CAN you remember 25 years ago? Not normally, but I do remember Toyota launching the original RAV4 because it was monumental.
Until then SUVs were tractors driven by farmers with bales in the back and the odd fallen sheep.
Then Toyota asked us whether we would like a go-anywhere vehicle with hot-hatch performance and handling and we all said ‘yes pleeeease’, dumping the ubiquitous hatchback like the fickle creatures we are.
Since then everyone went SUV crazeee and it’s now quicker to find a manufacturer that doesn’t make one than does. They are everywhere, yes, but not all the same and Toyota’s challenge with its fifth generation was staying ahead of the game – and here is why it is.
We went shopping recently for an SUV and the problem we faced was the school run – it’s 62 miles each way. Diesels are down in the doldrums, I fear, never to reappear. While their relative economy might seem appealing, the initial purchase price and likely residuals three years down the ecological line aren’t and rule them out.
That leaves petrols and the choice of small capacity, turbo-charged units, which are great for performance but a struggle with the juice, or slightly larger, normally aspirated versions, which wouldn’t pull the skin off a rice pudding and as a result have to be worked hard, with the resulting plummeting fuel consumption.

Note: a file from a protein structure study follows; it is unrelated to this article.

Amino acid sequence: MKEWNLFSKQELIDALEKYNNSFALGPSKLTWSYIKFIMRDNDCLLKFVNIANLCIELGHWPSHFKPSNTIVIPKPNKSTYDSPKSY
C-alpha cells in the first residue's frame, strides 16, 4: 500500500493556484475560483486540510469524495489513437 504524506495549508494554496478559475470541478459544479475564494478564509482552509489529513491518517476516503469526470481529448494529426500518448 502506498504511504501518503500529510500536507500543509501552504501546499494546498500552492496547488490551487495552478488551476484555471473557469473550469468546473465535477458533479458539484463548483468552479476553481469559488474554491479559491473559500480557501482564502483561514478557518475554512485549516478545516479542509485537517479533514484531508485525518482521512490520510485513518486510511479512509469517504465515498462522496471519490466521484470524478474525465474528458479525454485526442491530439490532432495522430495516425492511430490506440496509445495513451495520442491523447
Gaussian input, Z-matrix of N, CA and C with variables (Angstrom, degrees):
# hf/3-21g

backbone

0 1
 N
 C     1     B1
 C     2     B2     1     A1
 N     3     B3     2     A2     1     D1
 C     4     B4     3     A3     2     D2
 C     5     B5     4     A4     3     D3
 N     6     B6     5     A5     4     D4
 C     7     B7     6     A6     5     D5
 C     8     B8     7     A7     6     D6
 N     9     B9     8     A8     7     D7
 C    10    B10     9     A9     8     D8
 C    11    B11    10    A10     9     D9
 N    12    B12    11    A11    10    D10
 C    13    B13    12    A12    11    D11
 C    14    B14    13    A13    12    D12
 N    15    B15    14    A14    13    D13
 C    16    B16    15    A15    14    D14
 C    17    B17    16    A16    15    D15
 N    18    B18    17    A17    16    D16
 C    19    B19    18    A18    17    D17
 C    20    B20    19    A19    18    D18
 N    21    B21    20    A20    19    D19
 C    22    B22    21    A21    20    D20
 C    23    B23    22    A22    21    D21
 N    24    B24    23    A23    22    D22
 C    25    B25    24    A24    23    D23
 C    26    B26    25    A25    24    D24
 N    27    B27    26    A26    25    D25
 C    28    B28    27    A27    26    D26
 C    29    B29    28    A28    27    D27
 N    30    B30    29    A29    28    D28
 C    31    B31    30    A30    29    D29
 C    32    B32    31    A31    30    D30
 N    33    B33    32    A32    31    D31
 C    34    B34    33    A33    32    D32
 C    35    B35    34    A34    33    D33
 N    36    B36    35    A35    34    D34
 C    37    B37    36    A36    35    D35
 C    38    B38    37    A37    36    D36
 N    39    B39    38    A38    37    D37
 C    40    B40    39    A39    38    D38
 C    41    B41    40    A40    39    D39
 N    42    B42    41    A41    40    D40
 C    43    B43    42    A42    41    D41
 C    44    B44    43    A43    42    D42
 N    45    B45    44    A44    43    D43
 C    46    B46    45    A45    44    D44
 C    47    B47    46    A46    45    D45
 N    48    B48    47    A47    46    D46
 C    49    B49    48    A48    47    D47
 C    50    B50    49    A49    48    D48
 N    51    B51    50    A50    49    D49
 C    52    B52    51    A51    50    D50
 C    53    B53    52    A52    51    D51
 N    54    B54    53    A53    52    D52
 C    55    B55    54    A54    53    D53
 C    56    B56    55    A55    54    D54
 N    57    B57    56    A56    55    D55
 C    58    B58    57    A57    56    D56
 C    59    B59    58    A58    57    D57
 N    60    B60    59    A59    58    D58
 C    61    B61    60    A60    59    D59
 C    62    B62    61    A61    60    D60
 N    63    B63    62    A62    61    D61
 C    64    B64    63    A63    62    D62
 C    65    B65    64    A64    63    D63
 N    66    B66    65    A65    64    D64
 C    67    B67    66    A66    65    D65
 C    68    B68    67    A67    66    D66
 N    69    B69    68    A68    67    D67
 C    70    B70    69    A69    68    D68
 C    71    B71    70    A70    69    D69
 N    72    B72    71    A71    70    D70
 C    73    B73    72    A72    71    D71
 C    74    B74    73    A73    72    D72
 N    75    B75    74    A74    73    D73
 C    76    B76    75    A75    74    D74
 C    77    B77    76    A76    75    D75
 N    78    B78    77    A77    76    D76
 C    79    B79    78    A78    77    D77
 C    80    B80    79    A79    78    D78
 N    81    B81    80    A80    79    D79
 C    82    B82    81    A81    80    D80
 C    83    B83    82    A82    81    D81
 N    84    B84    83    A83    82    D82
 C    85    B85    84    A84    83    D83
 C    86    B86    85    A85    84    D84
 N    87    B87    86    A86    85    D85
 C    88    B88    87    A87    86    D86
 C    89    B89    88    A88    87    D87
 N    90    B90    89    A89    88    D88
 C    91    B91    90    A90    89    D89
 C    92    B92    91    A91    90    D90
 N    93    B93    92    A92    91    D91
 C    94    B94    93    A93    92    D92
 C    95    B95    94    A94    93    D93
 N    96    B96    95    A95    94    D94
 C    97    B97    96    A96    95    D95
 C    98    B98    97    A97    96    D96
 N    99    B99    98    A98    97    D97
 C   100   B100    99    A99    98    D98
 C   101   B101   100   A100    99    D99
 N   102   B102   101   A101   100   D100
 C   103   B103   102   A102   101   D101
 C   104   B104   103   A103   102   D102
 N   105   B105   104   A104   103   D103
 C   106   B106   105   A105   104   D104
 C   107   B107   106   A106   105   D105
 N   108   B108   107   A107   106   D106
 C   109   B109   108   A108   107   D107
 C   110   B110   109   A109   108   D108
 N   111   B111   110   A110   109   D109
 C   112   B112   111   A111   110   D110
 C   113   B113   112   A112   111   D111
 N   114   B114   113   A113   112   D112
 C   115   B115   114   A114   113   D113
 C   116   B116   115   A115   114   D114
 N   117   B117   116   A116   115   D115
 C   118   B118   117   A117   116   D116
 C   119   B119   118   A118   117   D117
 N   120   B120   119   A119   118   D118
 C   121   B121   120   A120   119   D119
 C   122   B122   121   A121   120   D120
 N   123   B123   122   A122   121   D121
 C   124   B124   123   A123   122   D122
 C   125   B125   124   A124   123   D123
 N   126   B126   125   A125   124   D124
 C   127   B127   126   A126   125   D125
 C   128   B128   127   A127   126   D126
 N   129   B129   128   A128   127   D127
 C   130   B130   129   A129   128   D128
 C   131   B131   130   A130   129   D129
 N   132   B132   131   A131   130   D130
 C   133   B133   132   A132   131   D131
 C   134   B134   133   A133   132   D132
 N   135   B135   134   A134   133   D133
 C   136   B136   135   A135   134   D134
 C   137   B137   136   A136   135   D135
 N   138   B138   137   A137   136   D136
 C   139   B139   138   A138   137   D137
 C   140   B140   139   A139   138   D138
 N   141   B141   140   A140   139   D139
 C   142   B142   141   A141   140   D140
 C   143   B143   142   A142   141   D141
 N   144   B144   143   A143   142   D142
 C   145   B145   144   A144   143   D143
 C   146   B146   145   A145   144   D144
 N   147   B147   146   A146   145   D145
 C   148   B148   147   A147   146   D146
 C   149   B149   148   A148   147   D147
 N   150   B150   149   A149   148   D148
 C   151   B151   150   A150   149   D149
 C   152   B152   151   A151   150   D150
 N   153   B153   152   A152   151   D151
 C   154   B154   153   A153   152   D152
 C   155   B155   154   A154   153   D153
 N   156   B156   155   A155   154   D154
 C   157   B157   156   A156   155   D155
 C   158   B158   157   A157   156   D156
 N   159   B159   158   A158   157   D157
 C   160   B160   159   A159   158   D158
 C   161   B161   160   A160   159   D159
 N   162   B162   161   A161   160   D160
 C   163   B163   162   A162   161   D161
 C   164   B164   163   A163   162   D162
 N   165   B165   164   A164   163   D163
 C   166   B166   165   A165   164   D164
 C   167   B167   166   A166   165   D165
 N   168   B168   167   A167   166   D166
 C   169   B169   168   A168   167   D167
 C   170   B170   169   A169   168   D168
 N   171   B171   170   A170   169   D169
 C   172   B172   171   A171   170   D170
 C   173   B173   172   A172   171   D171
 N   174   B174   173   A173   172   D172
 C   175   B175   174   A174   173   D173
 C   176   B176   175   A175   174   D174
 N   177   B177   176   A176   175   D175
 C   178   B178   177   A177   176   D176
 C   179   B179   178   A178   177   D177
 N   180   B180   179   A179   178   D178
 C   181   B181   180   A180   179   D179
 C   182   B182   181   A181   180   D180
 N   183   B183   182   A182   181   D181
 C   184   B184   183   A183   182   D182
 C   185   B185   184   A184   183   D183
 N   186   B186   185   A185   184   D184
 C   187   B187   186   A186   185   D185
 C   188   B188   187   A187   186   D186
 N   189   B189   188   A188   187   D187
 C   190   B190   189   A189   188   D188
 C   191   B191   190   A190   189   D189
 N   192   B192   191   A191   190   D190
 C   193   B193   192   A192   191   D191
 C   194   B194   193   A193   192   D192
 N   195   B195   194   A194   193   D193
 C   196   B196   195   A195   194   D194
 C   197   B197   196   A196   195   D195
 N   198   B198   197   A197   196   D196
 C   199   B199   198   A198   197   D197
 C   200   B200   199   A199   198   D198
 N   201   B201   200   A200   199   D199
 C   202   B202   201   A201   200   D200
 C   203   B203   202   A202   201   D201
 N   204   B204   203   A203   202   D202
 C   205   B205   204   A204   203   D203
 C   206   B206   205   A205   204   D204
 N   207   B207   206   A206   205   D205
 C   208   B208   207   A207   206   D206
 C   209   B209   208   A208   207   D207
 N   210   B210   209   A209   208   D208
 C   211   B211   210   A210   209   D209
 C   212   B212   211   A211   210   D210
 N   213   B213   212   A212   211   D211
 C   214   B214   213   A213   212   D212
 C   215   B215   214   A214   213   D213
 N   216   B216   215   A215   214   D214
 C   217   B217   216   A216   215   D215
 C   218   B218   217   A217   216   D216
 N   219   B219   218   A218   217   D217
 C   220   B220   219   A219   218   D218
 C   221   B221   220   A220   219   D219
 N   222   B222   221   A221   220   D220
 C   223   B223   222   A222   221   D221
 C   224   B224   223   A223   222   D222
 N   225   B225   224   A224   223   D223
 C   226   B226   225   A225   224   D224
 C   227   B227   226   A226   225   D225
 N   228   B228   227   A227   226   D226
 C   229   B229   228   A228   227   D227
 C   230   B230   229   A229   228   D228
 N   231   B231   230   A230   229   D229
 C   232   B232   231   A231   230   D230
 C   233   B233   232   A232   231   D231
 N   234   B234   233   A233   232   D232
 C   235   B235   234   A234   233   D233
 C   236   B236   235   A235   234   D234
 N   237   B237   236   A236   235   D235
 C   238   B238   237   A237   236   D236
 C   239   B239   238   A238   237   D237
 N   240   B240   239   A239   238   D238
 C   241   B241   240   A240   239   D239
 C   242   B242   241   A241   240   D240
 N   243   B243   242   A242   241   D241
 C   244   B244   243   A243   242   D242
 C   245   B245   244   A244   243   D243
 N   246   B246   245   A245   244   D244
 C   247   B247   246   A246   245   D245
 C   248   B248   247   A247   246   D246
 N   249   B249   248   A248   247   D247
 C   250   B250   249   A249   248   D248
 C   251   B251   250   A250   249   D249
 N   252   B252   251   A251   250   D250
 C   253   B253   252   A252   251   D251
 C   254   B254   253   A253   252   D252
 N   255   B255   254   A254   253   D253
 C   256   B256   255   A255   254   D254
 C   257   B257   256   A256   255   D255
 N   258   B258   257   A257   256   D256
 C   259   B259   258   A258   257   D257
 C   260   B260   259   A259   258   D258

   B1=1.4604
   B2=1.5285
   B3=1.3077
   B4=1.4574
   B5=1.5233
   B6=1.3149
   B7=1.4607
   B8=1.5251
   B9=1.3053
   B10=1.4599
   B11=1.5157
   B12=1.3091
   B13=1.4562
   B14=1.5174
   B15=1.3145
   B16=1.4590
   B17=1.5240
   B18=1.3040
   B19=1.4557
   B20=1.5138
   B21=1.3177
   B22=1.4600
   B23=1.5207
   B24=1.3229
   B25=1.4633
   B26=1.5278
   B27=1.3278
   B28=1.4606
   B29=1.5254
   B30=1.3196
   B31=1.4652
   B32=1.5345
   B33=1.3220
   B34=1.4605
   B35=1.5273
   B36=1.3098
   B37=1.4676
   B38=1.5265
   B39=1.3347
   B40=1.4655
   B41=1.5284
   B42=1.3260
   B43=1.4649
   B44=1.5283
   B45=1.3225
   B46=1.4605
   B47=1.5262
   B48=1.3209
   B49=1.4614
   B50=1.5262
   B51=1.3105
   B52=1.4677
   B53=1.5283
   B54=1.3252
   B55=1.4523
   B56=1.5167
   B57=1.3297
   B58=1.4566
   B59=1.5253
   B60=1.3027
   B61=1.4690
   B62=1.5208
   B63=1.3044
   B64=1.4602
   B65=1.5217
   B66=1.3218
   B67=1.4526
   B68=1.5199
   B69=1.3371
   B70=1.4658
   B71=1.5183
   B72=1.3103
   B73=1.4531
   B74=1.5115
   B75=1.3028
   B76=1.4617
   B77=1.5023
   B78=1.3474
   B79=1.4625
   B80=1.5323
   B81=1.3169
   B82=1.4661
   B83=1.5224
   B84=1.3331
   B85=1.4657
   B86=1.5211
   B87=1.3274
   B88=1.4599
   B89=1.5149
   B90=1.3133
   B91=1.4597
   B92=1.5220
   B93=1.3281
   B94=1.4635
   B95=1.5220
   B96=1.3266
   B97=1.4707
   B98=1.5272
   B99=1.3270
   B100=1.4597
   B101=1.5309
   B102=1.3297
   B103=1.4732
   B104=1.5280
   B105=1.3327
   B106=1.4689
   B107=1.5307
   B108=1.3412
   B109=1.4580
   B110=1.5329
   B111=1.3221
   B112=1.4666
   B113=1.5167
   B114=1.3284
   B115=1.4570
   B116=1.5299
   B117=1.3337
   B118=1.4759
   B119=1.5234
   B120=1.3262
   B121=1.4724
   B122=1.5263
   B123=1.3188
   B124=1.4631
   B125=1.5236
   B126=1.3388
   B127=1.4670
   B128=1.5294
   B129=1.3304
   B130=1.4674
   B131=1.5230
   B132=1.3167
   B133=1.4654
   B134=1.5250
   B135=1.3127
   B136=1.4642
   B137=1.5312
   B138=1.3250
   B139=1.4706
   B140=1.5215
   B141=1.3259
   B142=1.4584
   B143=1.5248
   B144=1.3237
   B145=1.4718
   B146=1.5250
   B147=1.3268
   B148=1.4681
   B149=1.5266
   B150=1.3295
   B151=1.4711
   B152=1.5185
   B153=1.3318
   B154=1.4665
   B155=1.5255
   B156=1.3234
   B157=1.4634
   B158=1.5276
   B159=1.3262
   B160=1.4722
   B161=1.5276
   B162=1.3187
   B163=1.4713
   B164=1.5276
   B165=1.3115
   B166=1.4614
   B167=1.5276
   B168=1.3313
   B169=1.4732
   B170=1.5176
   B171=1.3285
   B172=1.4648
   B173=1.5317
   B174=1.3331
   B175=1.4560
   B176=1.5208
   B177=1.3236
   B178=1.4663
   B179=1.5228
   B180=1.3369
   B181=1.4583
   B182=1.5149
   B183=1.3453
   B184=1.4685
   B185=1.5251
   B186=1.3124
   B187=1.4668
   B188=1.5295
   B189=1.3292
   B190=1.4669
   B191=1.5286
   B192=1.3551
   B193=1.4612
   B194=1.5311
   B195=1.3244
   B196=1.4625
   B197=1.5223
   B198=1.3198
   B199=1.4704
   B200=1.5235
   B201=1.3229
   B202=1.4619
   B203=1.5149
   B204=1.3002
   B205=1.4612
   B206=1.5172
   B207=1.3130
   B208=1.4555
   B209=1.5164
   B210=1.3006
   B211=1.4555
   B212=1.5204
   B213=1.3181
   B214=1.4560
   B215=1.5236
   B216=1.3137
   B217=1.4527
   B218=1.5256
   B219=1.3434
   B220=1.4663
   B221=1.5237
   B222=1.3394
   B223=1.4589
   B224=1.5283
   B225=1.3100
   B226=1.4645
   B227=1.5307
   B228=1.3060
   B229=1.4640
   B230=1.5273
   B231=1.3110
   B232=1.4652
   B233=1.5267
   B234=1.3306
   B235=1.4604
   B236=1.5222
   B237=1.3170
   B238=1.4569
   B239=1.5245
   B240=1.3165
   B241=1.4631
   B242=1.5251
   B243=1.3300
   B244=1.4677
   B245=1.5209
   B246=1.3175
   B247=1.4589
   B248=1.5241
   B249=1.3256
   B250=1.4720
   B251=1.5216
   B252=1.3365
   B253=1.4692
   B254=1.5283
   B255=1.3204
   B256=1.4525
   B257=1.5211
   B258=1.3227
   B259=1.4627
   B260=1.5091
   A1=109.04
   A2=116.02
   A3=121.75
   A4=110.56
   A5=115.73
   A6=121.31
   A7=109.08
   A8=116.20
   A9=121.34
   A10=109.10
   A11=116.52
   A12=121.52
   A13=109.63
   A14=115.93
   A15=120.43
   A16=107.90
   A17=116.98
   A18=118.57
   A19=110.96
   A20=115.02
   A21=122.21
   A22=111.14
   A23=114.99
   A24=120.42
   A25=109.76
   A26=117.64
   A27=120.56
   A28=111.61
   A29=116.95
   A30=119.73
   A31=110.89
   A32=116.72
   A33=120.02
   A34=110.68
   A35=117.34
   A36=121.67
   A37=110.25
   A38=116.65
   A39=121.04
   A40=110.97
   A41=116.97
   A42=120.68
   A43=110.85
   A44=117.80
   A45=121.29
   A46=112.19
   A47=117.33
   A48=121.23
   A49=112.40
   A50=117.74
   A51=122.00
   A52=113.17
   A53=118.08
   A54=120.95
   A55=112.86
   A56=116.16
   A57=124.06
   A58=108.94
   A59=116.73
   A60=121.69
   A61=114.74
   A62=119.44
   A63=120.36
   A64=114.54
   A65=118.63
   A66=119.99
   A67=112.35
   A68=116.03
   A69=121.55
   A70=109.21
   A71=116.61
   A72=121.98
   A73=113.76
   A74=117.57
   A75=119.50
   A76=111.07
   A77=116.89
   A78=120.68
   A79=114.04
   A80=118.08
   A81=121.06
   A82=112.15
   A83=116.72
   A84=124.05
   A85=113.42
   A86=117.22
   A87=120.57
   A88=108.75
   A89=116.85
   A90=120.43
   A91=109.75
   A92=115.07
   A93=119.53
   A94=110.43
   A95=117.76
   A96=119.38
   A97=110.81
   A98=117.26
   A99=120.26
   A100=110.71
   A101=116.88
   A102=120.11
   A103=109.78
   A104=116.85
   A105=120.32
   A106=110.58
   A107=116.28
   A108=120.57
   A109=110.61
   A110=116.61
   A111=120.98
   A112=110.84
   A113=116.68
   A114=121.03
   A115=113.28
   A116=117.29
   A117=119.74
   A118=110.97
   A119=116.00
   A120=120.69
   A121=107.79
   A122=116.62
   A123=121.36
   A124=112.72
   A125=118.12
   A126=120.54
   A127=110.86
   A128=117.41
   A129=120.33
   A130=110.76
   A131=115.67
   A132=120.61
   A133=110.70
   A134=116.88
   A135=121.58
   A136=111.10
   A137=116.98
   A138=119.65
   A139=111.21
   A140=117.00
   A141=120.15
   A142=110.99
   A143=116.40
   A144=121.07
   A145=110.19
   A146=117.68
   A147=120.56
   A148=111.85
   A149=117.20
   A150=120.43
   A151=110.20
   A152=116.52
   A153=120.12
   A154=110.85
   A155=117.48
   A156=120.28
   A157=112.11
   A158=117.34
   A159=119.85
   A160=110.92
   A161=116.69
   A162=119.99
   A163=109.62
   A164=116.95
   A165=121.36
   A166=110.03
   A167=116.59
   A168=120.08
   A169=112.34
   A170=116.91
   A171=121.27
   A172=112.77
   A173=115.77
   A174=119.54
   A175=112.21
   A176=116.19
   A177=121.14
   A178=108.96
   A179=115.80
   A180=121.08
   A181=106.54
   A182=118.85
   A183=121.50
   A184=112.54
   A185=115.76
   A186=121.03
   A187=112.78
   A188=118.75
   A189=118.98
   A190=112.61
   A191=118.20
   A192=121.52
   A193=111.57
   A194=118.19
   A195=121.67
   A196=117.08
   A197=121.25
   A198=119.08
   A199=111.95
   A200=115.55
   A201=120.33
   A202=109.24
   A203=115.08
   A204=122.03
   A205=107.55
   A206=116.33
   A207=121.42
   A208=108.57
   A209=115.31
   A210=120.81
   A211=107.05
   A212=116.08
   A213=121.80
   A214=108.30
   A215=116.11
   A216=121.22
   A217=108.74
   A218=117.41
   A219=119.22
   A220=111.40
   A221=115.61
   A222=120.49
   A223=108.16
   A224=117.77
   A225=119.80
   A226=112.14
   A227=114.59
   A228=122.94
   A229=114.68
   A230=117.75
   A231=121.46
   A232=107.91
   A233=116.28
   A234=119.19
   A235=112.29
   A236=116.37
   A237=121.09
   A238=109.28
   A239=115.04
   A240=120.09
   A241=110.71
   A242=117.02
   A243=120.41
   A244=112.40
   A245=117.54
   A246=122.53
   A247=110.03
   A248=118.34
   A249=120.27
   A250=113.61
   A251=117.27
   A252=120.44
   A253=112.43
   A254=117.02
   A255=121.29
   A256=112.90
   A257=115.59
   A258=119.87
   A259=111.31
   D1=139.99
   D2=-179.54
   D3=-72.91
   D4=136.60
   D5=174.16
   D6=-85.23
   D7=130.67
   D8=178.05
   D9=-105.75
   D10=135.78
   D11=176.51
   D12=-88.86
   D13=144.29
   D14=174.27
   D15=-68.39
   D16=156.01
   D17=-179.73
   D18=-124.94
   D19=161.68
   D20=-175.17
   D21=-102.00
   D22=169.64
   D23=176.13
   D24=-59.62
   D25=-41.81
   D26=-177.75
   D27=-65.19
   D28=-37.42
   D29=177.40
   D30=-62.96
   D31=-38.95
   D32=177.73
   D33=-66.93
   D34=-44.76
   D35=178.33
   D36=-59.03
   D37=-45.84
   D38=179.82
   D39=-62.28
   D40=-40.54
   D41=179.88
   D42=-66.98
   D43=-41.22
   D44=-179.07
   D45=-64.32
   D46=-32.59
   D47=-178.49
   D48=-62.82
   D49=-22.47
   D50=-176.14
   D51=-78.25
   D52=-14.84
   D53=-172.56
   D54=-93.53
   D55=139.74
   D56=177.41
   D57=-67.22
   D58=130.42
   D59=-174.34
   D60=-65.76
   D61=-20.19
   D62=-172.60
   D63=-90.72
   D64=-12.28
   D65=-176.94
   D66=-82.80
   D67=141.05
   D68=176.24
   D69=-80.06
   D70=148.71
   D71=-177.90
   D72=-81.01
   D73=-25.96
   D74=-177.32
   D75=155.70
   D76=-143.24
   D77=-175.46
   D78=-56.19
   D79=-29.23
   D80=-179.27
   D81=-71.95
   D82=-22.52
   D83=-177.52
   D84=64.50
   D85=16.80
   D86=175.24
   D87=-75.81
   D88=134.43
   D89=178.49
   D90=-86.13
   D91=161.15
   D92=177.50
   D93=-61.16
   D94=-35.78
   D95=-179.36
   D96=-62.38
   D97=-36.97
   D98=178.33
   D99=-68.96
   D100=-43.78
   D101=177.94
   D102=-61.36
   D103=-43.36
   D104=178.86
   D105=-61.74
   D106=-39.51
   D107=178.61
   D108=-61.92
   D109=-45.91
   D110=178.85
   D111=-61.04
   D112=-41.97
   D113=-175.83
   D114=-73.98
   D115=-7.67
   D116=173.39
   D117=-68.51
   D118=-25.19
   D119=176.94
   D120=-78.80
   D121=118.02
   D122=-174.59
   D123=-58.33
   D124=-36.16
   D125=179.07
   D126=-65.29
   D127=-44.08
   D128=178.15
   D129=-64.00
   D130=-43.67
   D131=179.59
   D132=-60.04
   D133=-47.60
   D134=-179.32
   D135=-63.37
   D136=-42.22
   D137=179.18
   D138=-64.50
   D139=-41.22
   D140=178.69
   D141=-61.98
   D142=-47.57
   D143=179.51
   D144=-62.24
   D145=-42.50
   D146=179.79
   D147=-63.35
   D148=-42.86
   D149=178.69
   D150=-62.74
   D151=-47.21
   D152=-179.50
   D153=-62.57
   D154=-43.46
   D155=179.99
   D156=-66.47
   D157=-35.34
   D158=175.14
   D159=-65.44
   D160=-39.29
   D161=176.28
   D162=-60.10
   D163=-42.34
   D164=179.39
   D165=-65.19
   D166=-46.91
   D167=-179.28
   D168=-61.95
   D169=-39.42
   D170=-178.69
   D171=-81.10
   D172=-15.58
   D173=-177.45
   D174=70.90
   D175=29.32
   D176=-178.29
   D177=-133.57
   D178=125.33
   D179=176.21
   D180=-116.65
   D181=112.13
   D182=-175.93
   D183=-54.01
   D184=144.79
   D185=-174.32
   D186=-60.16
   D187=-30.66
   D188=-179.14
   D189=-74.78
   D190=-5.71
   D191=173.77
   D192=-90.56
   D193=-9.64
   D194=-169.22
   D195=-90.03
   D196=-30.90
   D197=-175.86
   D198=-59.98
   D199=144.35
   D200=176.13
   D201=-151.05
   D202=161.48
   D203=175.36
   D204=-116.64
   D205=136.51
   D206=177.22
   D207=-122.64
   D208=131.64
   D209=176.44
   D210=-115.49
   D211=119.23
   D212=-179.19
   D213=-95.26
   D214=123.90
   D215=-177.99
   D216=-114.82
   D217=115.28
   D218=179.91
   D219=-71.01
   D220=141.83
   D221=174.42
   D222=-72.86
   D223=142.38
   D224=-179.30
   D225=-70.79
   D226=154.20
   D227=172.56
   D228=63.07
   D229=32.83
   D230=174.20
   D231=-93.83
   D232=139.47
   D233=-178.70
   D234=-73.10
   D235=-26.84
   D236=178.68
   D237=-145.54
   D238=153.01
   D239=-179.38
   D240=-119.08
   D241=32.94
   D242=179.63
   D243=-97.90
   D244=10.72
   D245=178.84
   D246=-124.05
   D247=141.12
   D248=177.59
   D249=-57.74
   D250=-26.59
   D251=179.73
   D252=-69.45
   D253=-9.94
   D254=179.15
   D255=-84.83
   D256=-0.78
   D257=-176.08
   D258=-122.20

Roll on the drums then please for the new RAV4. It comes with a brand new 2.5 litre petrol and a self-charging hybrid electric motor (electric all-wheel-drive if you go that way too). No matter how hard I tap into the 215hp the trip computer refuses to drop below 45mpg. Now that sets RAV apart.
In the end I sacrificed power for frugality and opted for the smaller C-HR (and thank you for the 70+mpg) but RAV4 is still an impressive beast, which, like its predecessors, does successfully meld SUV and hot-hatch. It hits 60mph in under eight seconds which is swift by any standard.
Looks-wise it breaks with the family tradition swapping pointy nose for a much blunter profile. I’ve never seen a car change shape so much with the colour and the sexy two tone numbers actually look like a different model.
The new shell is stronger than ever and engineers have gone to great pains to lighten components. What weight there is, is carried low and its lack of bulk certainly helps in the performance and economy stakes. It also sharpens responses making the RAV4 a fun, agile and secure drive.
The cabin boasts a high quality feel; it’s with precision execution, soft-touch surfaces and consistent patterns, textures, colours and ambient lighting.
Switchgear is new, too, with touchy feely buttons, yay, and pleasingly tactile controls, such as the button/dial to adjust the air conditioning.
The low-set instrument panel flows into the door panels, emphasising the cabin’s generous width and giving a clearer view of the road ahead. A larger, open centre console between the front seats makes RAV4 welcomingly functional.
This extends to the boot which has height adjustable double decks and if you drop down the rear seats will take a large bicycle without taking the wheel out. There’s even a grab handle on the inner tailgate that doubles as a useful hangar when it is raised – neat.
All manner of electronic wizardry keeps you safe and there’s the latest infotainment to keep the youngsters happy – yo!
Our expectations of manufacturers have increased exponentially over the past two and a half decades so launches don’t tend to be so monumental nowadays. That said the latest RAV4 remains at the top of a very competitive game at a time when everyone is watching the pennies and wondering where the world will be in another 25 years.
Engine: 2.5 petrol plus electric
Top speed: 112mph
CO2 g/km: 103
Price: £29,635.00 – £36,640